Sunday, 21 May 2017

CANADA: Banff Booming Because Of Free Entry

The May long weekend is the unofficial start of summer in Canada, and the tourism industry in Alberta can't wait for the season to start in the mountains.

By all accounts, the resort town of Banff and the national park that shares its name are both expected to be overloaded with tourists this summer, taking advantage of the free park pass and the celebrations for Canada's 150th birthday.

Canada's oldest national park will be so busy that hotels, restaurants and shops throughout the surrounding region are already cashing in on the spillover of tourism activity.

Mount Engadine Lodge, nestled away about 65 km south of Banff, said its reservations are up about 10 per cent compared to last year. For a family of five looking to stay at the secluded lodge for a weekend this summer, it's already too late.

Jump on the waiting list. Weekends from now until the end of September are pretty much fully booked,said Simon Harvie, general manager of the lodge. "So far we've filled up quicker, and we expect to see that the rest of the summer.

Besides those reserving rooms and cabins, the lodge expects more people to come for afternoon tea or dinner in the evening.

Hotels and restaurants throughout the Bow Valley have high expectations for a big tourism season this summer because of the Canada 150 celebrations.

National parks across the country are free to access this year, which is the main reason Banff will be a top destination. However, the park is usually bustling during the summer months anyway, which is why the rest of region could benefit, from Calgary to Field, B.C.

"Last year, Banff was pretty much at capacity. It was one of the best seasons they've ever had, so probably not a lot more capacity this year, especially through the summer," said Dave Kaiser, president of the Alberta Hotel and Lodging Association, who says the shoulder seasons may be busier as a result.

Campground reservations are also up about 10 per cent so far at Calaway Park, located on the western edge of Calgary. Season passes to the adjacent amusement park are also higher compared to this point last year.

"We're hoping the summer shapes up to be one of our best summers ever," said Bob Williams, general manager of the park.

Williams said there is a perfect storm for the tourism industry: the free park pass, Canada's 150th anniversary and the low value of the loonie compared to the U.S. dollar. Some research has also suggested some Canadians, especially women, may avoid travelling to the U.S. because of President Donald Trump.

Tourists could venture away from Banff and the Trans-Canada Highway, says Simon Harvie, with Mount Engadine Lodge

After having to shoot several wolves last year, officials in Banff are stepping up efforts to prevent park visitors from feeding and approaching wild animals in anticipation of an exceptionally busy summer season.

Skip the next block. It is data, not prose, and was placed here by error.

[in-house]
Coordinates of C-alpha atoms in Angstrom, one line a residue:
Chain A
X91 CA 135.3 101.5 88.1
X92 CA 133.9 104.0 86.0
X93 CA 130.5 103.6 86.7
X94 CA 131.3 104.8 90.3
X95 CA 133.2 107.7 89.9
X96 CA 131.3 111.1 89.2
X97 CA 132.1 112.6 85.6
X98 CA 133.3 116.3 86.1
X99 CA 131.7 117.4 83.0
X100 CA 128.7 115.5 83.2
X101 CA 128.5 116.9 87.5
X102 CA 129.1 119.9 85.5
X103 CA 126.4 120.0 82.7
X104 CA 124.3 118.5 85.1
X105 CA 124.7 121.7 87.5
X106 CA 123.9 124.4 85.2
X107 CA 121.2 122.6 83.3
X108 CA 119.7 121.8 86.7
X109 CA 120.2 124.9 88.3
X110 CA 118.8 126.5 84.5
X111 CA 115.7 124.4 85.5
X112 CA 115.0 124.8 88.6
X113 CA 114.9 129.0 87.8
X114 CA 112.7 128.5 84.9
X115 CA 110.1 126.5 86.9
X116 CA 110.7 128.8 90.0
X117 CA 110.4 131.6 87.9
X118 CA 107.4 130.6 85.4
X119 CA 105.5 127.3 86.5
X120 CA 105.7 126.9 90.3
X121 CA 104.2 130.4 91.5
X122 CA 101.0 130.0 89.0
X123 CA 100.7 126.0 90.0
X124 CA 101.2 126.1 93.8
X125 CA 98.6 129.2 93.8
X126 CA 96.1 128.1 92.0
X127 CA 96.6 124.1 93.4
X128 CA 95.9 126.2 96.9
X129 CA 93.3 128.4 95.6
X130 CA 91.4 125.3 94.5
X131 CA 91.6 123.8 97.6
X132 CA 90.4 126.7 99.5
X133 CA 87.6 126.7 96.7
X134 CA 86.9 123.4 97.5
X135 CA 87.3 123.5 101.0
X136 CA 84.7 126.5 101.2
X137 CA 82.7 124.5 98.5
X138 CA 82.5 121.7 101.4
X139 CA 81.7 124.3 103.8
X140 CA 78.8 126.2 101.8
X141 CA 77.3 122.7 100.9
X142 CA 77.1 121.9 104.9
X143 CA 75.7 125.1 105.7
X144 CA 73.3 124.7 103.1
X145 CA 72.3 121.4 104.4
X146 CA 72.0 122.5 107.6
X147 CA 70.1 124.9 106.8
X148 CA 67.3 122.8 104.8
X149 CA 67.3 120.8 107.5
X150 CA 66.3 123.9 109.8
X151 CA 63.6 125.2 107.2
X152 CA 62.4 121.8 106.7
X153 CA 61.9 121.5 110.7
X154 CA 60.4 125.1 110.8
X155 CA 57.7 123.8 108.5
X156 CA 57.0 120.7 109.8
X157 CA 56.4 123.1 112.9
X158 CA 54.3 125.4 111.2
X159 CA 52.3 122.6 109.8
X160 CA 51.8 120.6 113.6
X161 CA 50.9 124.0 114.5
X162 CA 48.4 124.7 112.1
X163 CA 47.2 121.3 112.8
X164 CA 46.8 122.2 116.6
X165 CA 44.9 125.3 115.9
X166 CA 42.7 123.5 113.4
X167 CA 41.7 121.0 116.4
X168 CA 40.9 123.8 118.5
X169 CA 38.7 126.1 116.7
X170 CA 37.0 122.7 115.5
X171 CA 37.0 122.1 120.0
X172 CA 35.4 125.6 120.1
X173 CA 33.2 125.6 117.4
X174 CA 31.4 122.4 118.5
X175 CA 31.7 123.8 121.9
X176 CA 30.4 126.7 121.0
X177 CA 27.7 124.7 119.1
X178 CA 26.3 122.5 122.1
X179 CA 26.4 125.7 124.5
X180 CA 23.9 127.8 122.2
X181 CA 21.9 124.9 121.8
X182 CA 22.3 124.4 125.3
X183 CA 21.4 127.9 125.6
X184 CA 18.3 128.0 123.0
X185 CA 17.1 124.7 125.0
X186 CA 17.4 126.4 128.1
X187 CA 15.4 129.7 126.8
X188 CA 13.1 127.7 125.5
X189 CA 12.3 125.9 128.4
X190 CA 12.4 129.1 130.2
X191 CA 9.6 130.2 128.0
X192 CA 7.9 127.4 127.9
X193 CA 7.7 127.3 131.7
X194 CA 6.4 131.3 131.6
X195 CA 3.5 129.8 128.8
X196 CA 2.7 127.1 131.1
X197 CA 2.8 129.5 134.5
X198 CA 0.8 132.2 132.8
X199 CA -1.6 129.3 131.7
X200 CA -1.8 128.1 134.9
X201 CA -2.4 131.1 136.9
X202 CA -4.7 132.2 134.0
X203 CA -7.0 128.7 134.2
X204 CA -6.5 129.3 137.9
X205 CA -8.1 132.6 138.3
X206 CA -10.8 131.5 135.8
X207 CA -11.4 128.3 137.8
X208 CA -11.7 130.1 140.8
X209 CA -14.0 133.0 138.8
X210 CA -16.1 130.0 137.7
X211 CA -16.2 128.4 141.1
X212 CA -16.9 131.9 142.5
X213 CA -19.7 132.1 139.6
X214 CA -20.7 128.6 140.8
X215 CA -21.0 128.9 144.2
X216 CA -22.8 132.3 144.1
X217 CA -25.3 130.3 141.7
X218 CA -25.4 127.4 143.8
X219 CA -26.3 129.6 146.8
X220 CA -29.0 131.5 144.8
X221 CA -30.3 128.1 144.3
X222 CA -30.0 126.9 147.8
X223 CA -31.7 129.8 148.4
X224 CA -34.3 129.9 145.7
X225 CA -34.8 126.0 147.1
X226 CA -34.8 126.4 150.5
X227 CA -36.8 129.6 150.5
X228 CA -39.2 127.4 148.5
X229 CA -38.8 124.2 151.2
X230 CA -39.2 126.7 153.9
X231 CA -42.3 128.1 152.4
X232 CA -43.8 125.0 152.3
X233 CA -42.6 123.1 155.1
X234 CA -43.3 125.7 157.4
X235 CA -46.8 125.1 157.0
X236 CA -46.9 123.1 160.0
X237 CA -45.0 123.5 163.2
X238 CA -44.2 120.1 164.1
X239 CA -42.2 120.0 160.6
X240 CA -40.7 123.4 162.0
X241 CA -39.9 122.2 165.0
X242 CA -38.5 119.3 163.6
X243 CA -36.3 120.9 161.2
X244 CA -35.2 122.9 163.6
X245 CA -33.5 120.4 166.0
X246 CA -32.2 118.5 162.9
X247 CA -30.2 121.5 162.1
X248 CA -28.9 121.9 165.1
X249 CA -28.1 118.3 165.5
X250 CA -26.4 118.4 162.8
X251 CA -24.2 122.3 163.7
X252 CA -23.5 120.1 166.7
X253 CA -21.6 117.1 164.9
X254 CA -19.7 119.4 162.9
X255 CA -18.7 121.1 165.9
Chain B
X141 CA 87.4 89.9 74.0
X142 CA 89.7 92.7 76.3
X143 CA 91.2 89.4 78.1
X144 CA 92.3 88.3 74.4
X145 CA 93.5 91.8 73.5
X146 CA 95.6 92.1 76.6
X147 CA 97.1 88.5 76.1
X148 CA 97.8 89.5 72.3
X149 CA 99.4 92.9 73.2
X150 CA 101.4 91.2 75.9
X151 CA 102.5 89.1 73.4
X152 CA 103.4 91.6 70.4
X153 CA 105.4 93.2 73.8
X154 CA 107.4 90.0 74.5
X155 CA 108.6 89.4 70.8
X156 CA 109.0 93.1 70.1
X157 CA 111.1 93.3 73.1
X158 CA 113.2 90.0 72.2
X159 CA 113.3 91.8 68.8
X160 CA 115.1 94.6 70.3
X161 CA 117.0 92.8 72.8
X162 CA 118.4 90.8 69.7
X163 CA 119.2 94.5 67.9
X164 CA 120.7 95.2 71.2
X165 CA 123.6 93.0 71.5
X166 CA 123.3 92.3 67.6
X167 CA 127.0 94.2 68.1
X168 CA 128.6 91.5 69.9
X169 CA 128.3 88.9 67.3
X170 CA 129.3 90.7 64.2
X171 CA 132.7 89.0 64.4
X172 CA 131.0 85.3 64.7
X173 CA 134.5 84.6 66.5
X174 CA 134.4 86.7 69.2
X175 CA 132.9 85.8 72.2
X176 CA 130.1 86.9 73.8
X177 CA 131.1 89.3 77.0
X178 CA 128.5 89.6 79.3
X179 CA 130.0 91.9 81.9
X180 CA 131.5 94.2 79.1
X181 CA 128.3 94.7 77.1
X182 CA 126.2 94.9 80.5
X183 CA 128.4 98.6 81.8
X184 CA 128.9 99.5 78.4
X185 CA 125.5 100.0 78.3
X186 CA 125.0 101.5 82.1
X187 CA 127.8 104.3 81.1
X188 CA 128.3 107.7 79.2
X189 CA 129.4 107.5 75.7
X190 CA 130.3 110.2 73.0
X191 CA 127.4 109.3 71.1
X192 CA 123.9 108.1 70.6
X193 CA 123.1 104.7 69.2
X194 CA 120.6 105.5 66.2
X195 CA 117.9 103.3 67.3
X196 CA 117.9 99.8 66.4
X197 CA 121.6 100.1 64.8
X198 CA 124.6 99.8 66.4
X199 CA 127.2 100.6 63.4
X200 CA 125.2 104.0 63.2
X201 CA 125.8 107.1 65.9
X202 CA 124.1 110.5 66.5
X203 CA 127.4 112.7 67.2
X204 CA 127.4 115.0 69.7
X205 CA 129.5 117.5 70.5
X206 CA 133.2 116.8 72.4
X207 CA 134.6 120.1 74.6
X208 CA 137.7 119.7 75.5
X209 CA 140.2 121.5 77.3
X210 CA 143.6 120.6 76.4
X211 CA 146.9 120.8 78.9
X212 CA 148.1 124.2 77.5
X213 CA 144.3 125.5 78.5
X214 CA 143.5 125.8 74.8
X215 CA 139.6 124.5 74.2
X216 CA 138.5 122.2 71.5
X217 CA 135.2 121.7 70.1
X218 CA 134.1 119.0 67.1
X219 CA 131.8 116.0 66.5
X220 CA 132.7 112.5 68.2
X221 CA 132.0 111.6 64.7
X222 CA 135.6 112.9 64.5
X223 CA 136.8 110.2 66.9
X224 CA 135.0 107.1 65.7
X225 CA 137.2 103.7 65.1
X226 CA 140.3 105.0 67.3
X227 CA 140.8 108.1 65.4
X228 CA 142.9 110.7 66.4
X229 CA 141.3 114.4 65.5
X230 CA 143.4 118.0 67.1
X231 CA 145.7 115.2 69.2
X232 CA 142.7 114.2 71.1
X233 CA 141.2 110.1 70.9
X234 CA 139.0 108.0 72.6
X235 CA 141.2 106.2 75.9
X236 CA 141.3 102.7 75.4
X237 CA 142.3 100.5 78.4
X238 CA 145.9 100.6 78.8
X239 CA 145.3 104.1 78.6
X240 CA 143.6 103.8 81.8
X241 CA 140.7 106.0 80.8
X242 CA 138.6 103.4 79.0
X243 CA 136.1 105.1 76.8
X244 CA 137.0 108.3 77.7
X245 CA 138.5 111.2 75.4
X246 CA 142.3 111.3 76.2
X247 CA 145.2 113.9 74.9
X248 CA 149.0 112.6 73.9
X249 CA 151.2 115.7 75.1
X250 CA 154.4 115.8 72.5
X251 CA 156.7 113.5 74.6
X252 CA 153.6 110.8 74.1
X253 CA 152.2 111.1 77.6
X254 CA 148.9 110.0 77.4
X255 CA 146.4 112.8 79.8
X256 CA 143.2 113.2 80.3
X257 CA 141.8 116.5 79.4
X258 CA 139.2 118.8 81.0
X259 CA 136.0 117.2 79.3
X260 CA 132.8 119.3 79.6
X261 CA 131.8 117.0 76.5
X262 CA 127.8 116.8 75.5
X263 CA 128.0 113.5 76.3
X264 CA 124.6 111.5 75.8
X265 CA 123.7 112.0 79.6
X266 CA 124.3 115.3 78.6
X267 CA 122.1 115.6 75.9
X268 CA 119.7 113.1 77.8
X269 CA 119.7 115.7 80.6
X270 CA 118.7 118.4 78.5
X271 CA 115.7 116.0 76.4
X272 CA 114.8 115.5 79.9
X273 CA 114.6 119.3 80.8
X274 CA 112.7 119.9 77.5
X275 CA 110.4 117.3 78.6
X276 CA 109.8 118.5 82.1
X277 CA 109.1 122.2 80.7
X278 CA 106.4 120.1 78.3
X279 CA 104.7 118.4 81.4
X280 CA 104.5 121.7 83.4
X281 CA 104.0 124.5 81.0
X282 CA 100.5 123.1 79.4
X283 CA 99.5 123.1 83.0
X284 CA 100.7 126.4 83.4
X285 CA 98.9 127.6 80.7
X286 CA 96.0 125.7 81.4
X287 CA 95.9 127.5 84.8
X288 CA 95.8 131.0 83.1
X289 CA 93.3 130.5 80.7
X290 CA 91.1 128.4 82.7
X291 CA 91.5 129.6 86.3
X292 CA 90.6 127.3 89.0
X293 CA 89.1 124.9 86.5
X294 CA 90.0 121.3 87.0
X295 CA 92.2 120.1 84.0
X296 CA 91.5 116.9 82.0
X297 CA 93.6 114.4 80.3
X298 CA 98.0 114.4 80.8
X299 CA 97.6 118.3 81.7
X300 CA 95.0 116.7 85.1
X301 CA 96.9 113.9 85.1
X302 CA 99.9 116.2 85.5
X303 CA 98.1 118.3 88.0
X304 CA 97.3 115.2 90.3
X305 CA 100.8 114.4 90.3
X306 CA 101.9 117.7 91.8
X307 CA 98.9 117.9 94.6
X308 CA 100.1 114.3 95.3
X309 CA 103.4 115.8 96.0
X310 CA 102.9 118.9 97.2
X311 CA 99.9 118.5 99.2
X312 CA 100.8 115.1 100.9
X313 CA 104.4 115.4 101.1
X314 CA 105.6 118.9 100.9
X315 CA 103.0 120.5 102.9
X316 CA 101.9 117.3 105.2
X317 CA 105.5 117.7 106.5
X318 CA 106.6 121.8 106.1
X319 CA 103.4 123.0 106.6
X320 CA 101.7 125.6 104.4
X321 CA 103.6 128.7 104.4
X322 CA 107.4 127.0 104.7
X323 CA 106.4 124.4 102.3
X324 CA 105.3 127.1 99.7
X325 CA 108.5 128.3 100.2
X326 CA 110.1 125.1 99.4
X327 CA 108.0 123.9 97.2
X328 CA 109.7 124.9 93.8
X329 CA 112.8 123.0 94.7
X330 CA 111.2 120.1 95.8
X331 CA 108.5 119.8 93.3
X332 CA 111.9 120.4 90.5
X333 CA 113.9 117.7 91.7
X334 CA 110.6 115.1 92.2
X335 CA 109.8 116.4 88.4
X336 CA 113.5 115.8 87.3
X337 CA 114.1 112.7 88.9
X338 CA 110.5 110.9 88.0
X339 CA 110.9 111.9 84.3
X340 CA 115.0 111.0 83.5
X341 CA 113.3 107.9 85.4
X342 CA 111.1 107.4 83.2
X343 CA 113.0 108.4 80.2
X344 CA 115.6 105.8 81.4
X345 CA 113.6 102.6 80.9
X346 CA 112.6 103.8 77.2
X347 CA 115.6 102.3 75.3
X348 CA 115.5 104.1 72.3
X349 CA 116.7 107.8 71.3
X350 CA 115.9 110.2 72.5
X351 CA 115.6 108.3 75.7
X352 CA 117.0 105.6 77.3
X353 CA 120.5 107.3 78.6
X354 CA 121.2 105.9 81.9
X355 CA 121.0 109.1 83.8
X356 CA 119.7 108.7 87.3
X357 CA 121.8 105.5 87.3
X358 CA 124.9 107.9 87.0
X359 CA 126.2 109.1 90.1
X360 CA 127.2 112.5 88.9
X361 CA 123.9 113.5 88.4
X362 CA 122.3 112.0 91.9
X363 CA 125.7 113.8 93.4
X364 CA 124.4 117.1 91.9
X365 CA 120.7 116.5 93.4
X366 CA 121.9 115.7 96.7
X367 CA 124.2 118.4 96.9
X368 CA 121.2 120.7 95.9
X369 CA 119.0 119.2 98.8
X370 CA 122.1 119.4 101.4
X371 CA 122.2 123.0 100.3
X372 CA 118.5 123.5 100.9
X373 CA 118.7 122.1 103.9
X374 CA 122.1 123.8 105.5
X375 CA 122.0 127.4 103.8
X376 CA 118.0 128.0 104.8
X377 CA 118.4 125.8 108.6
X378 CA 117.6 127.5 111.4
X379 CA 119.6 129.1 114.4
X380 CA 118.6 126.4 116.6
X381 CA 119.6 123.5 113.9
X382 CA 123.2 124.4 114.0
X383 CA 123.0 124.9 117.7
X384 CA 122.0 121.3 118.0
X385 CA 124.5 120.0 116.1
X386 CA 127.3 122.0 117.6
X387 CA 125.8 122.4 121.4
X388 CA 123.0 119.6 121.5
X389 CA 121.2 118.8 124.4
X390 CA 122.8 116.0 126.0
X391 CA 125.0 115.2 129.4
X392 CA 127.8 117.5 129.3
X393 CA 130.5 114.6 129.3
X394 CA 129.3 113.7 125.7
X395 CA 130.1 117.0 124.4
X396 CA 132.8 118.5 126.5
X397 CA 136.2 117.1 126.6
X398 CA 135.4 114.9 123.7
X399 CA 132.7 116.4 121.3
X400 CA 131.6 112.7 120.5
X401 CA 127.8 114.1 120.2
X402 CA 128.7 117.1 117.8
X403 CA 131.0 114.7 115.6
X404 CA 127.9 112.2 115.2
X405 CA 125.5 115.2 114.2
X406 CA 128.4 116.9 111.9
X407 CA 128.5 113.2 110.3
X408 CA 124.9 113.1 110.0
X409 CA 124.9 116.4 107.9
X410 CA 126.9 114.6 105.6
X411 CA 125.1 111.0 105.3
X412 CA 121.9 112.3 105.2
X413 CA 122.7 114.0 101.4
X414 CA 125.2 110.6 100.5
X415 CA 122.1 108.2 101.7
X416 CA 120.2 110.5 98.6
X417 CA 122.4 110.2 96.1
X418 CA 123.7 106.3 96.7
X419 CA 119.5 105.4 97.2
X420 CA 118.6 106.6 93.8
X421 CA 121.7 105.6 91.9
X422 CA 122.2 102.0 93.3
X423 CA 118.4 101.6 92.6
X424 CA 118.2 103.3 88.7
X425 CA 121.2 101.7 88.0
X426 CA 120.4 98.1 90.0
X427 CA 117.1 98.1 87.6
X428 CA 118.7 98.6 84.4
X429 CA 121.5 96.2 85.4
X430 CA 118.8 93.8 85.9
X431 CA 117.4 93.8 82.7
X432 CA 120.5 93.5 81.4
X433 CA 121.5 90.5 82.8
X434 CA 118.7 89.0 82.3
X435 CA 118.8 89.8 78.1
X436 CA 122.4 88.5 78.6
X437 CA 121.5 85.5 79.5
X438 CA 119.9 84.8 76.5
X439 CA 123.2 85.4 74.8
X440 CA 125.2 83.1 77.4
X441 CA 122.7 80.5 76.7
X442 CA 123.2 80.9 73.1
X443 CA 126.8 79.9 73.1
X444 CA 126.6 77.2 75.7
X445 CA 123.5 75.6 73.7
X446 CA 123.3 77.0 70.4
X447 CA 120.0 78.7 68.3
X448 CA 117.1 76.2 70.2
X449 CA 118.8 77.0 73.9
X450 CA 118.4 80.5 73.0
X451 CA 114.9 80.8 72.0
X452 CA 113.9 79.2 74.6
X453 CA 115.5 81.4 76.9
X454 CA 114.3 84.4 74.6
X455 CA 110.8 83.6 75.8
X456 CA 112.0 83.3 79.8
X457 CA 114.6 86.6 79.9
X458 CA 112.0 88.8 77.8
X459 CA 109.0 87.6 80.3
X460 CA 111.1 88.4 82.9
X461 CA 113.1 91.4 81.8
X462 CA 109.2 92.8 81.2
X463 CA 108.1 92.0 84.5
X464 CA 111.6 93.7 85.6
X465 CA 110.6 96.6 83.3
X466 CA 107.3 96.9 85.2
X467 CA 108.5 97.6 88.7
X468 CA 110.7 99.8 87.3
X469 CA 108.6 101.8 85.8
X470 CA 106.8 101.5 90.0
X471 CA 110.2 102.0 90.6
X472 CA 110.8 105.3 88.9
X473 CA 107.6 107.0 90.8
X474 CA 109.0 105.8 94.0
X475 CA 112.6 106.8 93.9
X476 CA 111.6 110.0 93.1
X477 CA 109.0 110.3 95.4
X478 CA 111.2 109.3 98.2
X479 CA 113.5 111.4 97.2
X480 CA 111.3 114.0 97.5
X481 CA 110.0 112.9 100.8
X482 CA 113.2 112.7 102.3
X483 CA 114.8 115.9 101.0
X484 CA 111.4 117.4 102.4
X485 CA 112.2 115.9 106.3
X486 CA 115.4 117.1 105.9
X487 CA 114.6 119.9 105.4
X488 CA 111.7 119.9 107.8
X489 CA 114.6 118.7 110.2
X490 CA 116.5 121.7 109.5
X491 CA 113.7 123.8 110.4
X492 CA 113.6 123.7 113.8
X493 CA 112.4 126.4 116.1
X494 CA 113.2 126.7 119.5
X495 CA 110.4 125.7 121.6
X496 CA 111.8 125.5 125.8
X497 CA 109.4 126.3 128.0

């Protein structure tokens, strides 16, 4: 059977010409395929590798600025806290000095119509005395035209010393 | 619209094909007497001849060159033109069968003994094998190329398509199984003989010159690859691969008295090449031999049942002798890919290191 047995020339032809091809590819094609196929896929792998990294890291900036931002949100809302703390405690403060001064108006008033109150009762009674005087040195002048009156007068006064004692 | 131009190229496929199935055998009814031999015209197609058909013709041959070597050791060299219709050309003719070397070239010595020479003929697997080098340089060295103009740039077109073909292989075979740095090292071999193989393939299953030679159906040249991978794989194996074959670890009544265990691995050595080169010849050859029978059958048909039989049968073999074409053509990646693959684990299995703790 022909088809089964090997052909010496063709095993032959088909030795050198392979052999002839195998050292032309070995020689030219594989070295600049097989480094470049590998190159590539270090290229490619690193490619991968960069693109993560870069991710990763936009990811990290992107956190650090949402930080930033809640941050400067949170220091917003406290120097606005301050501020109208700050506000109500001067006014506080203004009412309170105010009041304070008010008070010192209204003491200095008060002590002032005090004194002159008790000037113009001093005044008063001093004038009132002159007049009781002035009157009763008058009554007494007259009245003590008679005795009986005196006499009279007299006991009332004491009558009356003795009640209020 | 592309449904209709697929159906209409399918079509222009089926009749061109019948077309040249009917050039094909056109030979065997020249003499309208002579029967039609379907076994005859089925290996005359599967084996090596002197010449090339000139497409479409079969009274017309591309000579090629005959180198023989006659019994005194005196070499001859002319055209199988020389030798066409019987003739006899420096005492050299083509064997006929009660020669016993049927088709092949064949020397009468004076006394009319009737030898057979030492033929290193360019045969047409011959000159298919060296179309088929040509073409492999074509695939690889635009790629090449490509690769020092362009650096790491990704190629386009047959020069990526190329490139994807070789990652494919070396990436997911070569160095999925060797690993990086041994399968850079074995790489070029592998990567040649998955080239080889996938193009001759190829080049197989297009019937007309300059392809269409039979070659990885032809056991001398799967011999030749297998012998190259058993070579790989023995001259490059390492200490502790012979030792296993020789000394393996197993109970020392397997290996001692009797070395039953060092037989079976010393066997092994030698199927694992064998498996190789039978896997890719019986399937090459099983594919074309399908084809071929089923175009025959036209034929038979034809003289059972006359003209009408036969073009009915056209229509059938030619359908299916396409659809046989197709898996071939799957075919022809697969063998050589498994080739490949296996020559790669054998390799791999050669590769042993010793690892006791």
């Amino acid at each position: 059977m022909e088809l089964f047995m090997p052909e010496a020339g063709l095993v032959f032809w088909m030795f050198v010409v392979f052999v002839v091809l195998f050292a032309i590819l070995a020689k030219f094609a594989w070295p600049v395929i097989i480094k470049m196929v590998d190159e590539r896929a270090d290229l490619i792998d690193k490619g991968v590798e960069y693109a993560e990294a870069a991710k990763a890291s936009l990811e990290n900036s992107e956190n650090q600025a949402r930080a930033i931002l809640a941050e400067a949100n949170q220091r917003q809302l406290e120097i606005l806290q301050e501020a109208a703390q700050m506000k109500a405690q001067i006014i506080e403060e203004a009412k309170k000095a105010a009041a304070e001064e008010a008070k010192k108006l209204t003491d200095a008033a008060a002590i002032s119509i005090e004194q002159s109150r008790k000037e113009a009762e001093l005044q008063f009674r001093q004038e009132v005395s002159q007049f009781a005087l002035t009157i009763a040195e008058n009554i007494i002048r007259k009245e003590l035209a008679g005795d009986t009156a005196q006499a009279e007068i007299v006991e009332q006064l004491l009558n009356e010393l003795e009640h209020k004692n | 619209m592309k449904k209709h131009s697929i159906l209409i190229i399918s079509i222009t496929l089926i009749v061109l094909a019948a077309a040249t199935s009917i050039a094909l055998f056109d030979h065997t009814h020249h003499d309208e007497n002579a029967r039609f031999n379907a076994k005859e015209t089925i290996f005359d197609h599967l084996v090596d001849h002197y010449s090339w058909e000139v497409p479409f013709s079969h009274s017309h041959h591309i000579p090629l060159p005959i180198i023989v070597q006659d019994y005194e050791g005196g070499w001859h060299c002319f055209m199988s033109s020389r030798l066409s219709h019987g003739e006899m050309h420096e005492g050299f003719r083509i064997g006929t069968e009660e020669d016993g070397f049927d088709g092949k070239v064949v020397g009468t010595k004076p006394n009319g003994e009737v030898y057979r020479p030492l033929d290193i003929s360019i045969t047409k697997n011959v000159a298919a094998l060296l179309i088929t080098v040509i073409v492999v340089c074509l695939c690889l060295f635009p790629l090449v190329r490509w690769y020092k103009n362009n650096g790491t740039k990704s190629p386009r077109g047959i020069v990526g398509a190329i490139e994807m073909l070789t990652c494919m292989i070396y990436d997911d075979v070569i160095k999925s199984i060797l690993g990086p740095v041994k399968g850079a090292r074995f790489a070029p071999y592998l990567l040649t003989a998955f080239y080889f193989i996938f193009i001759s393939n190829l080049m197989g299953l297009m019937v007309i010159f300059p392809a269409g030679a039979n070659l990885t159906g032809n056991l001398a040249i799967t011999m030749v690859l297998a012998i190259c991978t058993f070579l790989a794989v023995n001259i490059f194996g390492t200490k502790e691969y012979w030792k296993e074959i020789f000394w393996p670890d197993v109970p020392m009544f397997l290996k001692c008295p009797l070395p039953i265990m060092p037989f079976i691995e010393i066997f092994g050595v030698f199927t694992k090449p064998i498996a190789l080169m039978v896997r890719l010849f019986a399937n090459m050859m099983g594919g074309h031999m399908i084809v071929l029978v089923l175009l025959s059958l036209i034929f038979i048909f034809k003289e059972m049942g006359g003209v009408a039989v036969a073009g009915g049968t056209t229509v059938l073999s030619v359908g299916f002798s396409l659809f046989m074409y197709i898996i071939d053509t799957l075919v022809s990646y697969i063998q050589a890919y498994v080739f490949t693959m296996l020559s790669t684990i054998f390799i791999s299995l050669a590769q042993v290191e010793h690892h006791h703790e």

"Human food kills wildlife," said Parks Canada spokesman Greg Danchuk. "And the other key message is: Give wildlife space."

Those messages will be plastered throughout Banff on posters, signs and pamphlets as part of a new awareness campaign.

Ganchuk said more workers have also been hired to deliver the messages in person to visitors at day use areas and campsites.

The goal is to ensure all wildlife attractants — including things like dishwater, toiletries and stoves — are put away properly.

Banff is expected to be especially full of visitors this summer as entry to national parks is free in 2017 as part of Canada's 150th anniversary celebrations.

One of the signs in the Banff townsite urging visitors not to litter or leave food in places where wild animals can get it.

In theory, violations within the national park can be subject to fines of up to $25,000, depending on the severity.

"But we really hope that, with the communications plan, that we won't have to go to that extreme," Danchuk said.

Keath Crandall, who was visiting Banff this week from Salt Lake City, Utah, welcomed the increased presence of Parks Canada staff.

"Yeah, it doesn't hurt to have someone come around," Crandall said.

"But this is a very big campground. It would be a lot of manpower to do that. I mean, there are hundreds of sites here."

Two wolves had to be killed last year after becoming habituated to human food and demonstrating increasingly bold behaviour around Banff visitors.

A local grizzly known as Bear 148 has also been involved in several close encounters with humans recently, pursuing a group of hikers and their dog near Mount Norquay and showing up unannounced at a girls' rugby practice in town.

Parks Canada is also reminding visitors to keep their distance when taking photos of wildlife.

The awareness campaign advises staying at least 30 metres away from elk, deer, bighorn sheep and mountain goats when taking photos.

For bears, wolves and cougars, Parks Canada advises people to stay at least 100 metres away.

When taking photos of animals from a vehicle, visitors are asked to pull over only in locations where it is safe to do so, use their hazard lights to alert other drivers, and not linger too long.